The NOI notes that in the 19 years since the policy statement was issued, there has been  unprecedented change in the dynamics of the natural gas market.  Among the changes are: (1) a revolution in natural gas production technology leading to dramatic increases in production and areas of production; (2) customers routinely committing to long-term precedent agreements for firm service during the formative stage of projects; (3) increased use of natural gas for electric generation; (4) increased concerns of landowners and communities potentially affected by proposed projects; and (5) increased interest in environmental impacts.

FERC wants comments on potential modifications to its approach for determining whether a proposed project is required by the public convenience and necessity, and has identified four general areas of examination:

Reliance on precedent agreements to demonstrate need for a proposed project.  Recent changes in the gas industry whereby producers are contracting for increasing amounts of pipeline capacity, as well as an increasing number of shippers affiliated with pipeline companies, have raised questions as to whether precedent agreements remain an appropriate indicator of need and whether FERC should examine additional information in evaluating the need for proposed pipelines.

Potential exercise of eminent domain and landowner interests.  After FERC authorizes a project, the project sponsor can assert the right of eminent domain for outstanding lands it could not acquire through a negotiated easement.  Should FERC consider adjusting its consideration of the potential exercise of eminent domain in reviewing project applications, and if so, how?

Evaluation of alternatives and environmental effects under NEPA and the NGA.   There has been increased stakeholder interest regarding the alternatives to a project that the Commission evaluates in its public interest determination, how the FERC addresses climate change, and the evolving science behind GHG emissions and climate change.

Efficiency and effectiveness of the Commission’s certificate processes. FERC wants to improve the transparency, timing, and predictability of its certification process.

With respect to each of these areas, the NOI asks specific questions for commenters to address.  Comments on the NOI are due June 25, 2018.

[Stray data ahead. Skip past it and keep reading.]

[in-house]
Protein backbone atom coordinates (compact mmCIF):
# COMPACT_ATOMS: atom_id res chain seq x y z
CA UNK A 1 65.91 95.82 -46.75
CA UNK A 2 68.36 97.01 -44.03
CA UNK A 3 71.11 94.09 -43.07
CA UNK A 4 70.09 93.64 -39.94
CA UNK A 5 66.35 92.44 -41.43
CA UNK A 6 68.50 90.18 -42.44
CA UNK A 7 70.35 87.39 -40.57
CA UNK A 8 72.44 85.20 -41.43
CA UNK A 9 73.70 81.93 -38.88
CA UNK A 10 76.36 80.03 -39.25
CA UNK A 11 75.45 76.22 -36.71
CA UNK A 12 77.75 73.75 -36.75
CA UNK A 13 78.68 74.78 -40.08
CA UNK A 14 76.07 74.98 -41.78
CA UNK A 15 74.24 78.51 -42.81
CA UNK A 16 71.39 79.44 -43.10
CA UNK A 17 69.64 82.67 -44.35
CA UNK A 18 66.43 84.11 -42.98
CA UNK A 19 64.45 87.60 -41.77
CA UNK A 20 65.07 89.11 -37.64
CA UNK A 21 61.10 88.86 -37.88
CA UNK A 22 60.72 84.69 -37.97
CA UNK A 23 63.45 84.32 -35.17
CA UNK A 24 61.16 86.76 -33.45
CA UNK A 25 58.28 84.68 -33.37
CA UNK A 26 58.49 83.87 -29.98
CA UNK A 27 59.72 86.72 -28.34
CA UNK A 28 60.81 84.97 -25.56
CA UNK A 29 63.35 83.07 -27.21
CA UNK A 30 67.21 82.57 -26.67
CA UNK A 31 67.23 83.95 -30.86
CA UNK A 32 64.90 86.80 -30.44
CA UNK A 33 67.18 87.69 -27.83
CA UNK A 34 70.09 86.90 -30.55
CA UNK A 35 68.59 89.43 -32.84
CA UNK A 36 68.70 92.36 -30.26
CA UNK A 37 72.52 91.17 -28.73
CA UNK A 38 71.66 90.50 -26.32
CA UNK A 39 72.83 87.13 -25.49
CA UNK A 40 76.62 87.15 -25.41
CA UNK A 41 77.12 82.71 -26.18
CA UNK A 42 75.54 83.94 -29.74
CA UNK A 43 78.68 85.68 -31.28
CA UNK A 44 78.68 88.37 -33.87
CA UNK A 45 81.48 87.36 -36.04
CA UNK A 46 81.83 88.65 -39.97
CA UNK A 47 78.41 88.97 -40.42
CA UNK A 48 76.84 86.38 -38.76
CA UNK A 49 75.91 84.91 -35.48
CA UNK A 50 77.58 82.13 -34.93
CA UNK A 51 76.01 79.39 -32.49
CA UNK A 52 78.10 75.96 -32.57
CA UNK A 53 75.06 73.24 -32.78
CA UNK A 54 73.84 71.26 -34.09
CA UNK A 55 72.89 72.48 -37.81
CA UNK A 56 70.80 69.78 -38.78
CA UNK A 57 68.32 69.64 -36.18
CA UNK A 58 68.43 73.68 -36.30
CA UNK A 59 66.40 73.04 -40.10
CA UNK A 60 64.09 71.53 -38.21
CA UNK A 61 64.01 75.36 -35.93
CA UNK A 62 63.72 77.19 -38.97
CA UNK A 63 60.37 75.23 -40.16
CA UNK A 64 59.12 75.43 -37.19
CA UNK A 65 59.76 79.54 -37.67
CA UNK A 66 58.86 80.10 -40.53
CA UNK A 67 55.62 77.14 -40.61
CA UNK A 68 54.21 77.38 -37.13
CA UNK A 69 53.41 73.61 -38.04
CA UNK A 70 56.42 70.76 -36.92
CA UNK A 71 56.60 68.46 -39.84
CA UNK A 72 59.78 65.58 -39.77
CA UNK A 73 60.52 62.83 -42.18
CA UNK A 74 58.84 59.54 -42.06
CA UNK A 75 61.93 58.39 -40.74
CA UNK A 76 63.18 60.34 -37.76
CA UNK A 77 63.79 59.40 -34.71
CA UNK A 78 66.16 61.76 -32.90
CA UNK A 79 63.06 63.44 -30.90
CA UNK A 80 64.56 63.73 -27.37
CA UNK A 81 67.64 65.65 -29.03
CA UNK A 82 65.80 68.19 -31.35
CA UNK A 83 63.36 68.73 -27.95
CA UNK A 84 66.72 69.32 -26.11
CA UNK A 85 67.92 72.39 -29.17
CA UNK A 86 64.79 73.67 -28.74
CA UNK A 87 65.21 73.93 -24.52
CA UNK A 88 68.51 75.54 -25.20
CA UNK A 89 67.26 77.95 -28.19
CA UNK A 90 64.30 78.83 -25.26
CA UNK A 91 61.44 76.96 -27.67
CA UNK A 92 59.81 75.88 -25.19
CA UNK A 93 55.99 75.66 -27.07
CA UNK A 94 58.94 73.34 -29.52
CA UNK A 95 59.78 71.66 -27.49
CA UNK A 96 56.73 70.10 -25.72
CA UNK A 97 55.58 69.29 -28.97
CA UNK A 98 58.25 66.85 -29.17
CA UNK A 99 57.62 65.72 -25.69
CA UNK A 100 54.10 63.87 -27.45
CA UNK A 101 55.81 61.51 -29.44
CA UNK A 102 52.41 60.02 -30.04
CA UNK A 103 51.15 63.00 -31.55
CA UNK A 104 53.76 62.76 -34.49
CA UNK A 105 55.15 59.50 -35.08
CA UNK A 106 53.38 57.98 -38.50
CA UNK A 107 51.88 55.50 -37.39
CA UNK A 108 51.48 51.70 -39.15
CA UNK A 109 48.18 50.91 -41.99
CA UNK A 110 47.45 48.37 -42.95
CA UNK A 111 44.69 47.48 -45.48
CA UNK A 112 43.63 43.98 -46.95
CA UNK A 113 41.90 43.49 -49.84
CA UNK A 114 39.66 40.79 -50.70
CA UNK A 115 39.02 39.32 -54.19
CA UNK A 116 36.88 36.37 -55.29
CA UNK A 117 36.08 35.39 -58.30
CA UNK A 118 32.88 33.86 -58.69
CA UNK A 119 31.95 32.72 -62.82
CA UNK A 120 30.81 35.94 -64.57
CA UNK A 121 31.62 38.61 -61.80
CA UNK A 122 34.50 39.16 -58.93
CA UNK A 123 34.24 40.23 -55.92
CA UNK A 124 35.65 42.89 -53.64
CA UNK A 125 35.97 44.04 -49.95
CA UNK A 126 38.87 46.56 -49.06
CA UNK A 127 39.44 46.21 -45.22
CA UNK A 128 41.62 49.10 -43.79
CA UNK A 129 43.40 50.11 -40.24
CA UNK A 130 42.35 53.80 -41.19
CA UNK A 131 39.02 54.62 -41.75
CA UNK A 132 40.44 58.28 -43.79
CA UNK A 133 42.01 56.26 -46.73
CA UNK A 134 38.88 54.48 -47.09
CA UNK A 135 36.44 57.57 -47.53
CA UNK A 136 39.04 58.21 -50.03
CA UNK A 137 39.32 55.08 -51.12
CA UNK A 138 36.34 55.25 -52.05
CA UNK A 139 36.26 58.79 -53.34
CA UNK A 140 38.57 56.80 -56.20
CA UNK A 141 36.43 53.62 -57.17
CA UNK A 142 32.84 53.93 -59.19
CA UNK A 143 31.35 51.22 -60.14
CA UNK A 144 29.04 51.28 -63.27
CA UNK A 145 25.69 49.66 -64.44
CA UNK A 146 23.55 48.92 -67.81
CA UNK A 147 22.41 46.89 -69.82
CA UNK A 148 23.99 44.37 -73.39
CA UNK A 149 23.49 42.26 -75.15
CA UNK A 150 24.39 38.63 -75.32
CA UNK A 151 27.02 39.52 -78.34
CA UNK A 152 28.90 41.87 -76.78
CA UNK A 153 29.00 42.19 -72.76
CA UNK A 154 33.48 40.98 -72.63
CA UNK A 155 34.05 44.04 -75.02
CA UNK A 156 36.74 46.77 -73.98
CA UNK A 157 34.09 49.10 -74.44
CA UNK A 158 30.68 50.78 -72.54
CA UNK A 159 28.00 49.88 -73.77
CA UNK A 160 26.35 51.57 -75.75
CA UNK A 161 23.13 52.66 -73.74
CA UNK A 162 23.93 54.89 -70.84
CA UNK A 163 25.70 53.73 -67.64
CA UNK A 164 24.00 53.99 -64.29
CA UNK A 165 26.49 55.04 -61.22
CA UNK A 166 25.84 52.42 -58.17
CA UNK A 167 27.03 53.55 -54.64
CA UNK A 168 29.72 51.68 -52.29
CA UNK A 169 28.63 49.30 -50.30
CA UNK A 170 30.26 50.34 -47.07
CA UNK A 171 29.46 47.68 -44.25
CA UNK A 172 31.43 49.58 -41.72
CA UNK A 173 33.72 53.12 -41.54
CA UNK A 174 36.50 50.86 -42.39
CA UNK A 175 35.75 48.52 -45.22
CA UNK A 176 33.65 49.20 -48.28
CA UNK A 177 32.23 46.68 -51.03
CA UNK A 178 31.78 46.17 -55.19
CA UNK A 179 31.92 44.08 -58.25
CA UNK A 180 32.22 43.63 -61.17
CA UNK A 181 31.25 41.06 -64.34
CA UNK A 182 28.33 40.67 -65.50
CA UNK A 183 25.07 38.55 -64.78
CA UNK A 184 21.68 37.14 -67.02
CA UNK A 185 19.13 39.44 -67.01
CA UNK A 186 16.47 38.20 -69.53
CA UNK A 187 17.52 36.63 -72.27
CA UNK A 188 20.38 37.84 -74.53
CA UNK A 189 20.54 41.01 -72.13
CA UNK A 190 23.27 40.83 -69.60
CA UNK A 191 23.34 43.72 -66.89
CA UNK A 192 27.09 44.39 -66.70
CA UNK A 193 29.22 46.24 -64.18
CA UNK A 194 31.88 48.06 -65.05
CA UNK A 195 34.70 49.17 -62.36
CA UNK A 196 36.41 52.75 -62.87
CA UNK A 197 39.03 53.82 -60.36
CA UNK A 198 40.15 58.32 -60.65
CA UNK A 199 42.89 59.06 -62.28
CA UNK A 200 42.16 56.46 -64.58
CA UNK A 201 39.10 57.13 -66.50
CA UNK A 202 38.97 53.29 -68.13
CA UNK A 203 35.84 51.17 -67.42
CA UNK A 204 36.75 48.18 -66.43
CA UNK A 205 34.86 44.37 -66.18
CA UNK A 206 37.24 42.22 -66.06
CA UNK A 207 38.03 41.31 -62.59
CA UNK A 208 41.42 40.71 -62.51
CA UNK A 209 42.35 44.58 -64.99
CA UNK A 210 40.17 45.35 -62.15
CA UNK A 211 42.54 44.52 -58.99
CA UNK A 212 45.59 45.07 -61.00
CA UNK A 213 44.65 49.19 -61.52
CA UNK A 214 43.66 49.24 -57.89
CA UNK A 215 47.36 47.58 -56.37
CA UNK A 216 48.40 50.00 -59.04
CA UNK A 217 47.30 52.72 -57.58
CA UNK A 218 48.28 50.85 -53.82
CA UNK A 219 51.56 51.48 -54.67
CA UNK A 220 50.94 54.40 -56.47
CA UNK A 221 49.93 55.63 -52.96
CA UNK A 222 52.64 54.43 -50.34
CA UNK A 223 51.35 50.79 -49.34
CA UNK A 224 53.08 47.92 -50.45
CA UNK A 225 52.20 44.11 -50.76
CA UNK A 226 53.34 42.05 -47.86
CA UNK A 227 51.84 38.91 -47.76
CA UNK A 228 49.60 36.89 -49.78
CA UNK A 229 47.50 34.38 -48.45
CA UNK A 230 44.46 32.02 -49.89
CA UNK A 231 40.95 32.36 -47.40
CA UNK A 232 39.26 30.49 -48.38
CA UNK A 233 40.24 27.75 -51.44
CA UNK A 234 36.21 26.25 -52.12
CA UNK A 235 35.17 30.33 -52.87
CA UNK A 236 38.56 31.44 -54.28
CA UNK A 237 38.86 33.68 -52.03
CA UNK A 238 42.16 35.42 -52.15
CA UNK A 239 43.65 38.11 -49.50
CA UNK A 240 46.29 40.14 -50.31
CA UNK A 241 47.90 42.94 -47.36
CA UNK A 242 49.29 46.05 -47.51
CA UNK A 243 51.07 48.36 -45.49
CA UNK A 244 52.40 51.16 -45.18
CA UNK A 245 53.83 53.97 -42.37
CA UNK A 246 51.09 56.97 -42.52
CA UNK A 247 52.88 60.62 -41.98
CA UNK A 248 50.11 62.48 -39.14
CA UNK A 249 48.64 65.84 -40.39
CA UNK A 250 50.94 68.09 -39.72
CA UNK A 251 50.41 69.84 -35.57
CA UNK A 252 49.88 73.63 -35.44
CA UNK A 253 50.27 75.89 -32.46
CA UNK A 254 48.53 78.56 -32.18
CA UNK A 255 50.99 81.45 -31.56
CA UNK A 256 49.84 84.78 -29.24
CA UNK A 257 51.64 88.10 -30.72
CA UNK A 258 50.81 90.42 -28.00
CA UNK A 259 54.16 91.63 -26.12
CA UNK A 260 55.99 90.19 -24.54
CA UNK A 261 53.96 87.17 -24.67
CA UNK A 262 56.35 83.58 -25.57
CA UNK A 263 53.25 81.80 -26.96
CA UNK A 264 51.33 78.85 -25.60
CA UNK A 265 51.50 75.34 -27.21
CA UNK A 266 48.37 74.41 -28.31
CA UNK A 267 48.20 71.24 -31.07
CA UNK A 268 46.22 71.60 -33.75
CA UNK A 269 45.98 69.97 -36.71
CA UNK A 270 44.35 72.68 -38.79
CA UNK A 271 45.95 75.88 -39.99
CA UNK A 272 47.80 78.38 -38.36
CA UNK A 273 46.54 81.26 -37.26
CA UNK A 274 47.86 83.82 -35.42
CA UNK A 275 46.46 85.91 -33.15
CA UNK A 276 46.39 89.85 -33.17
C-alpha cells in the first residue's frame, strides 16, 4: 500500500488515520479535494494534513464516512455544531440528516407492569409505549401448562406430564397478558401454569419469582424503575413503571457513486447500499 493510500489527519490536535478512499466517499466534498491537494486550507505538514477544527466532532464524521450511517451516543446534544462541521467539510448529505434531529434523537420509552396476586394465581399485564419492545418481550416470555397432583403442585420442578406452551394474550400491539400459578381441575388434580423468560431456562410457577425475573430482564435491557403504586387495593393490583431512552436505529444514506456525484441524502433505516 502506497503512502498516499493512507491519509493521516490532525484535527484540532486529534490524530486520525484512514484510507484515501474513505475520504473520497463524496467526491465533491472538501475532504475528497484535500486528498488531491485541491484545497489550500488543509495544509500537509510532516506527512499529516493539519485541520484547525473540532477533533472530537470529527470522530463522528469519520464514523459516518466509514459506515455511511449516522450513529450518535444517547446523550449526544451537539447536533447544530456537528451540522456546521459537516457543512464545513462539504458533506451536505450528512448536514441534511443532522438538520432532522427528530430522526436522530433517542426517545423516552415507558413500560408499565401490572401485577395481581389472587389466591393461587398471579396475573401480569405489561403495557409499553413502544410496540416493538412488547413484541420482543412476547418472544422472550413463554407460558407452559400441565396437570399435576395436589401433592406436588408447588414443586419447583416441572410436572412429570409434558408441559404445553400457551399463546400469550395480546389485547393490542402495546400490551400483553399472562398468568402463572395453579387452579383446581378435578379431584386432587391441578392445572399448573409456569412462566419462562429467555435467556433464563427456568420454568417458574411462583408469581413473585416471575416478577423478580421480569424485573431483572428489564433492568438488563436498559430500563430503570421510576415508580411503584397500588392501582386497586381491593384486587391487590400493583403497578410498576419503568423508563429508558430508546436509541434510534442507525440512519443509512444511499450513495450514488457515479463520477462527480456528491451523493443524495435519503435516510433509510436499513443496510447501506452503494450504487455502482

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Photo of Bill Massey Bill Massey

Before joining Covington as head of its energy regulatory practice, William Massey served as a Commissioner at the Federal Energy Regulatory Commission (FERC) for over ten years. Resident in Covington’s Washington, DC office, Mr. Massey has a high profile, broad-based energy regulatory and…

Before joining Covington as head of its energy regulatory practice, William Massey served as a Commissioner at the Federal Energy Regulatory Commission (FERC) for over ten years. Resident in Covington’s Washington, DC office, Mr. Massey has a high profile, broad-based energy regulatory and government affairs practice. He has extensive experience with complex regulatory issues before FERC and state utility commissions, and with energy legislative matters before Congress and state general assemblies. He is recognized by Chambers USA andChambers Global, Best Lawyers in America, Legal 500 US for Energy, and as aWashington, DC Super Lawyer. Mr. Massey advises clients on mergers and acquisitions, enforcement and investigations, electricity and natural gas markets, energy exports, wholesale and retail market structure, transmission and pipeline infrastructure investments and tariffs, RTO market rules, and legislative strategy at the federal and state levels.   He is an Adjunct Professor at the Georgetown University Law Center.